Alli and Adam Barlow love being married.

Since their marriage in 2013, they’ve attended retreats and marriage seminars that helped bring them closer together.

The Barlow Family

The Barlow Family sits in the main living area of a former mill, which was transformed into a home in the 1950s. Adam and Alli Barlow have transformed the historical home into a retreat for military couples.

“We went on [a retreat] in New Mexico and it was like you stayed in your own cabin and had this whole big property to yourself and it was a husband and wife who would counsel,” she said.

“They had a dedicated marriage enrichment curricula, if you will. It wasn’t like counseling,” she said. “We went and thought this is the only marriage we’re going to have, we want to make it as good as we can, let’s go try it out. And we didn’t have any problems, but in going through that we were able to understand how the other was wired more and it was so helpful to have a third-party sit in and listen, who is trained in this communication, to give an unbiased look on it.”

Alli said they benefitted so much from it they wanted others to have that experience.

So they’ve opened a nonprofit to help other military couples have that same enriching experience.

The Mission at the Mill is a program the couple established by renovating a historic Flat Rock house into a weekend getaway.

Alli Barlow

Alli Barlow explains the history of the Copeland Mill, a historic Shelby County home. Barlow and her husband have transformed the 18-acre property into a retreat for military couples.

The house on the property at 9271 S. 225 East was originally built as a mill by Alexander Copeland, according to Grover Center Assistant Director Sarah Newkirk.

“In 1846, Alexander Copeland built a log dam across the Flat Rock River, about a mile downstream from Geneva,” Newkirk said in an email. “With it, he constructed a sash sawmill, a mill race and a grist and flour mill. In 1868, Mr. Copeland extended the mill race and built a three story brick mill at the same site. For many years, The Copeland Mill was one of 29 water-powered mills in operation along the river.”

The property went to Copeland’s sons, Edward and Romulus Charles when he passed, and then to William R. Holland in 1912 – this property was also known as the Charles Mill and the Holland Mill.

“Although the brick structure remained, the dam built by Mr. Copeland in 1846, was washed out in an ice jam in 1936,” Newkirk said.

The mill was turned into a house by Major T. Jester, who owned the property circa 1950.

The Mill

The Mission at the Mill is a nonprofit organization that allows military families to spend a weekend at a historic Shelby County home on the Flat Rock River. During their stay, these couples will receive marriage engagement sessions to help strengthen their relationship.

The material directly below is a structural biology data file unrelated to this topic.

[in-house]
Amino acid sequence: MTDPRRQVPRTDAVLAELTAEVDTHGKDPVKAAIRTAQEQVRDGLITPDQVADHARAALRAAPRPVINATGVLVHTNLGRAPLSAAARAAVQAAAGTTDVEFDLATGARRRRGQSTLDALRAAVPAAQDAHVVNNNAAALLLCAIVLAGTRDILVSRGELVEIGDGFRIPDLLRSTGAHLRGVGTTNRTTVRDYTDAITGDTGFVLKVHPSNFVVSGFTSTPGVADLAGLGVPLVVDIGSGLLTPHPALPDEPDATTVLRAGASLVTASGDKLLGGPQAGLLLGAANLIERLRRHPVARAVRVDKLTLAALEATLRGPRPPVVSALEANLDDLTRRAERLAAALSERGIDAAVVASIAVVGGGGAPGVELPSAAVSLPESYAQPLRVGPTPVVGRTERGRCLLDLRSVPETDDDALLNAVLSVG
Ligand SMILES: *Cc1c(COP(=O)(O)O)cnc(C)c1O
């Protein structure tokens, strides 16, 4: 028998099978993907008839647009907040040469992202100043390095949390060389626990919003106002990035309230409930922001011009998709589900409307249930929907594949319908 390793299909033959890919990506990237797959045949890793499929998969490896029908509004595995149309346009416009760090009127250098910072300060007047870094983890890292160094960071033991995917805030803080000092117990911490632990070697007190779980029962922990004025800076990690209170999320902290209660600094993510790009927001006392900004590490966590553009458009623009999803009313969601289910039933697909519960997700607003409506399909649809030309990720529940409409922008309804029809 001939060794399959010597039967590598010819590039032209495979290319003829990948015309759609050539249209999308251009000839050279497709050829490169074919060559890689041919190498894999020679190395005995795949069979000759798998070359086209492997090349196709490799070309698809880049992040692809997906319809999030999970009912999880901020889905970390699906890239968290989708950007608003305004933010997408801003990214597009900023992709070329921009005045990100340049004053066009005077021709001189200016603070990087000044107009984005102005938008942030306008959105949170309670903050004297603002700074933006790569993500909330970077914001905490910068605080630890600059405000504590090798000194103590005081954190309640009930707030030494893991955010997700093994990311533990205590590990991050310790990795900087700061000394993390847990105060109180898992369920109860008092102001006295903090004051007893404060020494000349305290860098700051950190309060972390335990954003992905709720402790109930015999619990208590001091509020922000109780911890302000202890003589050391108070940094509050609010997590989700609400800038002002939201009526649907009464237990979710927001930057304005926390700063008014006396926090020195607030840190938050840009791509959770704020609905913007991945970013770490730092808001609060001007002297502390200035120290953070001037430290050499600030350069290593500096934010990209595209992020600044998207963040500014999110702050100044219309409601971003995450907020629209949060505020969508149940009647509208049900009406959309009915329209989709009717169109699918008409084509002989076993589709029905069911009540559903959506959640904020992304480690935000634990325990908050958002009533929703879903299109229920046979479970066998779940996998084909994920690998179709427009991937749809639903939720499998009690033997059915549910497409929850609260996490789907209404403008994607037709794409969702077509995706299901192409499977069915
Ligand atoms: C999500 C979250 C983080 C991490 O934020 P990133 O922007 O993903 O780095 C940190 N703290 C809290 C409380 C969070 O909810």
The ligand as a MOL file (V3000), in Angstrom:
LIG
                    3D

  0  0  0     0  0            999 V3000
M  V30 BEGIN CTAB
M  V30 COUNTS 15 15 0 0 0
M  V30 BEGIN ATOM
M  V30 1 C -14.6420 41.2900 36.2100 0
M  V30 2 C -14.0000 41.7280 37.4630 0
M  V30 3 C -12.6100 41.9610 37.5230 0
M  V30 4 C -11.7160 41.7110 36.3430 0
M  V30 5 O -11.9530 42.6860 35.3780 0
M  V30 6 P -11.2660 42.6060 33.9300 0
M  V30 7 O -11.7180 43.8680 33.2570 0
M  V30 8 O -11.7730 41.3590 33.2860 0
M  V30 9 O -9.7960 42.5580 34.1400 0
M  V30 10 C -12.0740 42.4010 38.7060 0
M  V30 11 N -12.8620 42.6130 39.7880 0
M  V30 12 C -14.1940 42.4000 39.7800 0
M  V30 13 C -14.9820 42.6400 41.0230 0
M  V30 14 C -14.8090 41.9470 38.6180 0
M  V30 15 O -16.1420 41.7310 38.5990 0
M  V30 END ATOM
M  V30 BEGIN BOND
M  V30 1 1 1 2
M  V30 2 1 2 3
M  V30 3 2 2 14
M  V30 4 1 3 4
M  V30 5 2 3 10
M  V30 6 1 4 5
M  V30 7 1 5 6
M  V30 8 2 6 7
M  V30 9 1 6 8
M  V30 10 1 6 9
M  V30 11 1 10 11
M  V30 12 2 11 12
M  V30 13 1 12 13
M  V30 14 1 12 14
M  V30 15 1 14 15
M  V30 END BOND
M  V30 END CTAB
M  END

The Barlows have owned the 18-acre property since Winter 2019. Alli said they purchased it with the intent to turn it into a retreat, specifically for military couples, because Adam is in the Army.

“We’re very involved in our church, so we thought this would be our ministry to do,” she said. “And, because he’s in the Army, we were in the phase of life where the people are either having kids or their marriages are starting to fall apart.”

“We thought, let’s try to help take that stigma away that you have to be in a crisis to do any sort of enrichment to better your marriage,” she said.

There are no places like the Mission at the Mill in Indiana and a large military population, she added.

After they bought it, Covid happened. But that just gave the Barlow couple more time to fix up the house – not that there was much wrong with it.

“All during Covid we bought the furniture, my brother in law did the paint, we were able to during Covid turn it into what it is now,” Alli said. “The only downside is it took forever to get appliances in.”

The only work the house really needed was carpet replacement, shower tile replacement, and the kitchen.

“We tried to leave it as original, we have not changed the layout,” Alli said. “The only thing that had major updates were the kitchen. We tried to keep the cabinets, but they were too old to withstand a new countertop.”

The house has four bedrooms. Three of the four bedrooms have windows overlooking the Flat Rock River.

They are still finishing the kitchen, so it is not yet open. They hope to have it open in the beginning of 2022.

And when they do start booking rooms for the weekend, it will be free to military couples and families.

“If you’re military, veteran, first responder, you can get to stay here a weekend for free and have access to the whole 18 acres,” Alli said. “We would meet with them – it’s kind of customized. The curriculum is built for four main sessions.”

Once it’s ready, military couples can book the house for the weekend through The Mission at the Mill’s website, themissionmill.org. The application process includes a survey to help the counselors determine where the couple is in their relationship.

Even if you’re not military, the house will still be available through Air BnB – but it won’t be free. The cost of renting the house will be contributing toward the nonprofit to benefit military couples and families.